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LGBTQ+ College Students Face Significant Psychological Distress During Covid-19 Pandemic

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More than 30% of LGBTQ+ college students experienced increases in minority stressors since the start of COVID-19.

national survey of LGBTQ+ college students conducted during the Covid-19 pandemic finds that large numbers are struggling with substance use, psychological distress, and social isolation. The survey was led by doctoral student John P. Salerno (behavioral and community health) and the LGBTQ+ Students and Allies in Public Health organization. Salerno is also a graduate research assistant with the UMD Prevention Research Center (UMD-PRC). In addition to documenting the disproportionate burden of stressors on LGBTQ+ students, the report recommends urgent actions that university leaders should take to support the mental health of these vulnerable students.

Salerno is sharing the results with University of Maryland leaders and with institutions across the country to raise awareness about the vulnerabilities faced by LGBTQ college students amid the COVID-19 pandemic in hopes that it will lead to transformative action and discourse about these important issues of equity.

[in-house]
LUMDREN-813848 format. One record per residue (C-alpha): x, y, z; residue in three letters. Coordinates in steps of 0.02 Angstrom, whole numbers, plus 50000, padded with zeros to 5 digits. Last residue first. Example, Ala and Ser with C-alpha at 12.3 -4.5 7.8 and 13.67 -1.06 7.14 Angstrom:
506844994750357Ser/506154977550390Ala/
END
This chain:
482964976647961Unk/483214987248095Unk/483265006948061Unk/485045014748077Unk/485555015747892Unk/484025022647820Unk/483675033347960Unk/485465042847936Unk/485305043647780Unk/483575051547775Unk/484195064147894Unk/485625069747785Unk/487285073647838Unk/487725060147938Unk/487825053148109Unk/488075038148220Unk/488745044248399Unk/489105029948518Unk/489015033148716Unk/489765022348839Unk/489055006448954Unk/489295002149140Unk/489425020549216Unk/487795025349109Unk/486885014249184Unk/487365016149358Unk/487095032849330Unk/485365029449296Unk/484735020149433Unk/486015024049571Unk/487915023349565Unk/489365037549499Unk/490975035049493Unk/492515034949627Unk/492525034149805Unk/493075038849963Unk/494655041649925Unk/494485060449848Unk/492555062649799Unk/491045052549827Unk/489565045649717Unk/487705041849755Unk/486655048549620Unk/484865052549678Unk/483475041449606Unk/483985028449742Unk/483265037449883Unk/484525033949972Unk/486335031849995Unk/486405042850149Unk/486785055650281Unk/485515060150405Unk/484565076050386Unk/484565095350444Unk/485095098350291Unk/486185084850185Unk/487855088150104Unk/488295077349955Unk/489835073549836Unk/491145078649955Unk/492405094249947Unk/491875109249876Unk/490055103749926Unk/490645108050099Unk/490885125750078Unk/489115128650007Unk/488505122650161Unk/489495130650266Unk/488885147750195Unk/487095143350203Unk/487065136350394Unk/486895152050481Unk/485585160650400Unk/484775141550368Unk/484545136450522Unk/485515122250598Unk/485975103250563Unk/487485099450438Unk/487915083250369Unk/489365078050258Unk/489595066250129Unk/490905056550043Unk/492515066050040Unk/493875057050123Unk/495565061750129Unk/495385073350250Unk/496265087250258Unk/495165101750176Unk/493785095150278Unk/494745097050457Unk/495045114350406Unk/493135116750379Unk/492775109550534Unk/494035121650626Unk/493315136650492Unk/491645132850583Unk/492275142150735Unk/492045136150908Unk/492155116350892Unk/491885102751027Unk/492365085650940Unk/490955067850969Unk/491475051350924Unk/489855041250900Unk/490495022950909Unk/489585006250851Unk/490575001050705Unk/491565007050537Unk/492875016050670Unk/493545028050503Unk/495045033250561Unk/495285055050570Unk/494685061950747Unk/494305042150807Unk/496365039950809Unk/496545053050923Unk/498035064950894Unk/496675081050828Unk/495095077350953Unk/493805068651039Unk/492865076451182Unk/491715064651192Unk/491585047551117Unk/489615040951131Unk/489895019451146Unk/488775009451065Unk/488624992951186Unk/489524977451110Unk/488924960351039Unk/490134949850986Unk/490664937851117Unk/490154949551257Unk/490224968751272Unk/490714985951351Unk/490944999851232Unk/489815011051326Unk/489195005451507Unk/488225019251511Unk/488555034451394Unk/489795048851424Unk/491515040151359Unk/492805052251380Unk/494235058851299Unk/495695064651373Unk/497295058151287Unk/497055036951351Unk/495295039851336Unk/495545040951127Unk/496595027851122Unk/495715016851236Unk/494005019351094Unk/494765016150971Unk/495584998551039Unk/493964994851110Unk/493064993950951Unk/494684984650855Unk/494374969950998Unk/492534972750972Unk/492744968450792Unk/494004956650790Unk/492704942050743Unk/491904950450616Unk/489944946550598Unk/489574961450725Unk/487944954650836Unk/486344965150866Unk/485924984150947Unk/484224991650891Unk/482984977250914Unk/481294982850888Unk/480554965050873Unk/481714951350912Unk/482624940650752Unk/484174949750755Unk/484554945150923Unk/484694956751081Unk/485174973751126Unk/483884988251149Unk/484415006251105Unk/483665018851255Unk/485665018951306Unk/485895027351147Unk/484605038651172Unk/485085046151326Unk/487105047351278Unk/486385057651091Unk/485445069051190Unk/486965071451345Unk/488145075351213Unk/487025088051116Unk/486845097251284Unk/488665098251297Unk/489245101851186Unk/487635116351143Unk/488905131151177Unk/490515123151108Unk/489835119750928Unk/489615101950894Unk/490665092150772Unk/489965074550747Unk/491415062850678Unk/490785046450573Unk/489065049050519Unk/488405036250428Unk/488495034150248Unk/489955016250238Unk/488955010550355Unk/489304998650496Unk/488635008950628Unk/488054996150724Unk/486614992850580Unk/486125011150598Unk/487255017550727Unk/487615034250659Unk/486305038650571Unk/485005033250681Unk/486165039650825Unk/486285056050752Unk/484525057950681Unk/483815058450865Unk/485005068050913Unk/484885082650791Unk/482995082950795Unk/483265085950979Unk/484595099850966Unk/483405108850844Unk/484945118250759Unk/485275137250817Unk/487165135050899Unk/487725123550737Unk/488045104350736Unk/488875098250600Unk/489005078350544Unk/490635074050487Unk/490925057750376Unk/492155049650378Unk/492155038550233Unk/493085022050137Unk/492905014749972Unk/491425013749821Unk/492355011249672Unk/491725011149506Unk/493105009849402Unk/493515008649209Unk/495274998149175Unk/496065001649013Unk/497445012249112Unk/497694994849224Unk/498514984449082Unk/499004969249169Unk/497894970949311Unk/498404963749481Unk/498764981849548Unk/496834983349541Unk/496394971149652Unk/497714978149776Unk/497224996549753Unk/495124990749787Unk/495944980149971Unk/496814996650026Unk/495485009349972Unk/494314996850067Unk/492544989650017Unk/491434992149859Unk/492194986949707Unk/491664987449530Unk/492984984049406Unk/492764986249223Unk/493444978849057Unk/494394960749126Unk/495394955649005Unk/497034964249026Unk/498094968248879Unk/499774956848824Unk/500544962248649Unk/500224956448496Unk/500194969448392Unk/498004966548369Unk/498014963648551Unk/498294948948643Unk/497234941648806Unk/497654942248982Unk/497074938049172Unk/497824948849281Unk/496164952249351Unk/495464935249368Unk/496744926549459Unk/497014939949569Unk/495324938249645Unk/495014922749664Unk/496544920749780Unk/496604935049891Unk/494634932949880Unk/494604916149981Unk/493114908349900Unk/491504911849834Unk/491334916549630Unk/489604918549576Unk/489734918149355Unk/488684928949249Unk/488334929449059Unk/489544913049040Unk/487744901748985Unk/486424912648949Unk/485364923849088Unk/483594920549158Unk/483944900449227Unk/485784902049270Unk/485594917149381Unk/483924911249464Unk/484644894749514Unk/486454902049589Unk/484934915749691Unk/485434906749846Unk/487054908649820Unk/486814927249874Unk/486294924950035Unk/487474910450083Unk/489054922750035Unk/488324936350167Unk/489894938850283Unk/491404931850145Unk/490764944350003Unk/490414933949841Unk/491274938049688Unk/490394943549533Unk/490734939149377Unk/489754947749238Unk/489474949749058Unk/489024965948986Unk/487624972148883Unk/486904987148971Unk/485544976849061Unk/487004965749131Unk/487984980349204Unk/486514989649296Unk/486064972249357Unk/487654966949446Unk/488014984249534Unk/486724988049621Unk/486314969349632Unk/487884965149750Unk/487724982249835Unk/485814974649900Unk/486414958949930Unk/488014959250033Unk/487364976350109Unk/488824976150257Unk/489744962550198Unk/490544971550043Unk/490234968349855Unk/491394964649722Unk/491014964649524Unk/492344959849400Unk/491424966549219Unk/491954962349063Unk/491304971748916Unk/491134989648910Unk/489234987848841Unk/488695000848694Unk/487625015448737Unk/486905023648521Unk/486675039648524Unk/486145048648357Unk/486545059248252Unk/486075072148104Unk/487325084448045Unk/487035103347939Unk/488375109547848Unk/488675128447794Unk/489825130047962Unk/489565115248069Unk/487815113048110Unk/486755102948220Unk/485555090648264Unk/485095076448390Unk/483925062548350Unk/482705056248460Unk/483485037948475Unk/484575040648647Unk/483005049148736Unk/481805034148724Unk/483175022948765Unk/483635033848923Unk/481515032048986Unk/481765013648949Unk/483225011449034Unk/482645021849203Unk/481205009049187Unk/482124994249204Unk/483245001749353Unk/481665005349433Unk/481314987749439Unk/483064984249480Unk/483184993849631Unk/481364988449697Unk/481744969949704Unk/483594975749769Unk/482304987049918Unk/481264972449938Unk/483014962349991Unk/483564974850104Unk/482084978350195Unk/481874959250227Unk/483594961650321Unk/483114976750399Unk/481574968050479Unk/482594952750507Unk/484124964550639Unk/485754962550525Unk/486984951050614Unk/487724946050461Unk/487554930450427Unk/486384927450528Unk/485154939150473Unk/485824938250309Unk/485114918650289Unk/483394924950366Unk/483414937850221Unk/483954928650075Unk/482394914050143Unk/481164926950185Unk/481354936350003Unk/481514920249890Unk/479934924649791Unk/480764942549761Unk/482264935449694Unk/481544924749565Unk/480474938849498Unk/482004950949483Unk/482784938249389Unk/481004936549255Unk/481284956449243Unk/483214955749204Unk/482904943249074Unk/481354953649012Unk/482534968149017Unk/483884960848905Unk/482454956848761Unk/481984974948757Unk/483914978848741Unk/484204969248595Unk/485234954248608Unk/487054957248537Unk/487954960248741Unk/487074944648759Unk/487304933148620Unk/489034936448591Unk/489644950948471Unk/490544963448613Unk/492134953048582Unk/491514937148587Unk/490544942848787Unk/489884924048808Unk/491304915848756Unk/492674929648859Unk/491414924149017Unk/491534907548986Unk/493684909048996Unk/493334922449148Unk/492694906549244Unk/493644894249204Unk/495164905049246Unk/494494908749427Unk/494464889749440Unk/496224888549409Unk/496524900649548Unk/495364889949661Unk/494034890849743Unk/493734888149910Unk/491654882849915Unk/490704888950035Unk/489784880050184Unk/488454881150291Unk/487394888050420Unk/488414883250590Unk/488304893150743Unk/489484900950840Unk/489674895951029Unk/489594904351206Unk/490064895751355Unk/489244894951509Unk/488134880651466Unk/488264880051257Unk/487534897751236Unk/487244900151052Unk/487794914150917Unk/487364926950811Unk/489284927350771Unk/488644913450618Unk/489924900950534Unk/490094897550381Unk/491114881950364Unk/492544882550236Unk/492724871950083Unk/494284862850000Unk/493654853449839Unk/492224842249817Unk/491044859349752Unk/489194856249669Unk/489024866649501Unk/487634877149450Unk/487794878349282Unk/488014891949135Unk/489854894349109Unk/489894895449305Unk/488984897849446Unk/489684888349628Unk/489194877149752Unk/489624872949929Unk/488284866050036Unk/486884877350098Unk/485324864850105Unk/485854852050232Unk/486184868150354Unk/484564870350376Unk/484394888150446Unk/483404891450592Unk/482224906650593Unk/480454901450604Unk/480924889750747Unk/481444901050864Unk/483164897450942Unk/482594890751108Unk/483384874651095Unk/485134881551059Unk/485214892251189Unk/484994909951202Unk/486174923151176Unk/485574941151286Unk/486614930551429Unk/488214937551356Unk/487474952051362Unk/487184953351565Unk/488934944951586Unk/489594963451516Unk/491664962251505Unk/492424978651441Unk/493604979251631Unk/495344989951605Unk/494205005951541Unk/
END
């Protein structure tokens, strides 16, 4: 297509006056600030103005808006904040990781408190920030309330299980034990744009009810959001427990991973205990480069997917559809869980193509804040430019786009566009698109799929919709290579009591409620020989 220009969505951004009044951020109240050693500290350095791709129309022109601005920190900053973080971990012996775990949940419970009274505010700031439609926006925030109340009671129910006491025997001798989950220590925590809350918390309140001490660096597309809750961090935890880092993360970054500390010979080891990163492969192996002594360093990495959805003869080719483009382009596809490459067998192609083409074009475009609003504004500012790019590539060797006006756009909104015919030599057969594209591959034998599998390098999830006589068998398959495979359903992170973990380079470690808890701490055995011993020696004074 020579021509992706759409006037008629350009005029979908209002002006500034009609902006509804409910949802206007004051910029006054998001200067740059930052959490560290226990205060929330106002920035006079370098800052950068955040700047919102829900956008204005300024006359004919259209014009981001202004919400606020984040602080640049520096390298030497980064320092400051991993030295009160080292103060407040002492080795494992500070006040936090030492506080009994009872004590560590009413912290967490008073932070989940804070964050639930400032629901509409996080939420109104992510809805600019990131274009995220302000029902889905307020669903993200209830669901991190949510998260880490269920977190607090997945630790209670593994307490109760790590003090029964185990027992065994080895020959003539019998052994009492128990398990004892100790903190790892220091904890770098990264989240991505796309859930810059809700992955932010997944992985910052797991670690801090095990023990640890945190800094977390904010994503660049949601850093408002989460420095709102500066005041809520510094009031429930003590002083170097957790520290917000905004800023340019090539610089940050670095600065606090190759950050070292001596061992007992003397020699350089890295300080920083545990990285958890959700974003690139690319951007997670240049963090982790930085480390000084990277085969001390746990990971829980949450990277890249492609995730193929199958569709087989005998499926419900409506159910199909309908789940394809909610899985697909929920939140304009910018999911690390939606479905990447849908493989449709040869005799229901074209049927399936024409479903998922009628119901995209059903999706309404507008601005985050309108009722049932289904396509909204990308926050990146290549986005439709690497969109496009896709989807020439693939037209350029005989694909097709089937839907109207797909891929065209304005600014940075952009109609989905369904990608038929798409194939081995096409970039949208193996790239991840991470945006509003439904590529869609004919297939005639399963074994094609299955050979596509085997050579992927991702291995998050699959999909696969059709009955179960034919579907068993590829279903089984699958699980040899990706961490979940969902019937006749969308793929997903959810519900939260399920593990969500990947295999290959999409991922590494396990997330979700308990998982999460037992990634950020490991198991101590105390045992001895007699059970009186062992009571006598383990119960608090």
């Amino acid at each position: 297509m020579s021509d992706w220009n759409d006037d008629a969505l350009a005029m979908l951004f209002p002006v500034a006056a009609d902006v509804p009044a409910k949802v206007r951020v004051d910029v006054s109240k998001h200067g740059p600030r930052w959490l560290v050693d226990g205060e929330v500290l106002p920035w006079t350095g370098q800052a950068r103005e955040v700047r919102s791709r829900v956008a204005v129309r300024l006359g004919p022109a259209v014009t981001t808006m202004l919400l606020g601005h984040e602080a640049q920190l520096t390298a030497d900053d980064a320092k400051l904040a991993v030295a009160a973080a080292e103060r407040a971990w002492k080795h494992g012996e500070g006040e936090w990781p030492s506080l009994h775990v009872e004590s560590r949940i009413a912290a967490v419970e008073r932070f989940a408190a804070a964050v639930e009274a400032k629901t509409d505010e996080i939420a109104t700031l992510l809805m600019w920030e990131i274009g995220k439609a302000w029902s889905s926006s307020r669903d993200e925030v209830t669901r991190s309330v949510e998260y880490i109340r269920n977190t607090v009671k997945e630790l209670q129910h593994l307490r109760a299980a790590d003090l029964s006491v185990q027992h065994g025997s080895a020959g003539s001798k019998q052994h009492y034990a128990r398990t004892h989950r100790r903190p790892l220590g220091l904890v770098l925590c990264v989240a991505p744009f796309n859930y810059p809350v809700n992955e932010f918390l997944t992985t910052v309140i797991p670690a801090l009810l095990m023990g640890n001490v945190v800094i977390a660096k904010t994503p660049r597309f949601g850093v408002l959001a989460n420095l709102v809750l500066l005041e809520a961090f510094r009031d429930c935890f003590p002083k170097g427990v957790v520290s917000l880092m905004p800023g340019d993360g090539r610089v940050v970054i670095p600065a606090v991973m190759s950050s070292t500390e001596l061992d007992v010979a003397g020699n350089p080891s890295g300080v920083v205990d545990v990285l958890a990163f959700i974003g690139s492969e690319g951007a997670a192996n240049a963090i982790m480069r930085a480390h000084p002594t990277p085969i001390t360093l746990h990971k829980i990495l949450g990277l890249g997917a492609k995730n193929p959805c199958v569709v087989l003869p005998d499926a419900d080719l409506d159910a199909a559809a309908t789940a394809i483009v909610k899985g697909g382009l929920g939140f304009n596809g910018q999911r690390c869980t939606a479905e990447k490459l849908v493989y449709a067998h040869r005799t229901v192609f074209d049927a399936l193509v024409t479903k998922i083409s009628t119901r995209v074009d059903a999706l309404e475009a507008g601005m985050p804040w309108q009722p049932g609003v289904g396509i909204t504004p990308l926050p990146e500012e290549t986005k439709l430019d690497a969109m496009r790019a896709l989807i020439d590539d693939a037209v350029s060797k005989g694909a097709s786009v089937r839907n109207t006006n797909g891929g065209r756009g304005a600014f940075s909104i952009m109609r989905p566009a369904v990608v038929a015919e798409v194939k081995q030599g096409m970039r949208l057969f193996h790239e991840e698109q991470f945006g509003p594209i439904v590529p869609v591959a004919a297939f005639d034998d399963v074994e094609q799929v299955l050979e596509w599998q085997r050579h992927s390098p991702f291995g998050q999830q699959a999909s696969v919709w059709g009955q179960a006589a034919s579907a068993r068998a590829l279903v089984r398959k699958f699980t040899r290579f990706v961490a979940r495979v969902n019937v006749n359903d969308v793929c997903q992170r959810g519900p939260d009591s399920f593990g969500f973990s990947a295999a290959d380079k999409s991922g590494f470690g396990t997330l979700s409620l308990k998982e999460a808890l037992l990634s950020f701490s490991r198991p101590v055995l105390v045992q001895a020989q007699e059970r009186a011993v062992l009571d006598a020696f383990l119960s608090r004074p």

Illustration of PRC-Survey of LGBTQ COVID19

Learn more about the impacts of the pandemic on LGBTQ+ communities by reading the commentary published in the Journal of the American Psychological Association and co-authored by doctoral students John P. Salerno (behavioral and community health) and Natasha D. Williams (family science). They highlight the structural, social and individual-level challenges faced by LGBTQ persons in the context of COVID-19 and propose strategies to mitigate their psychological trauma.

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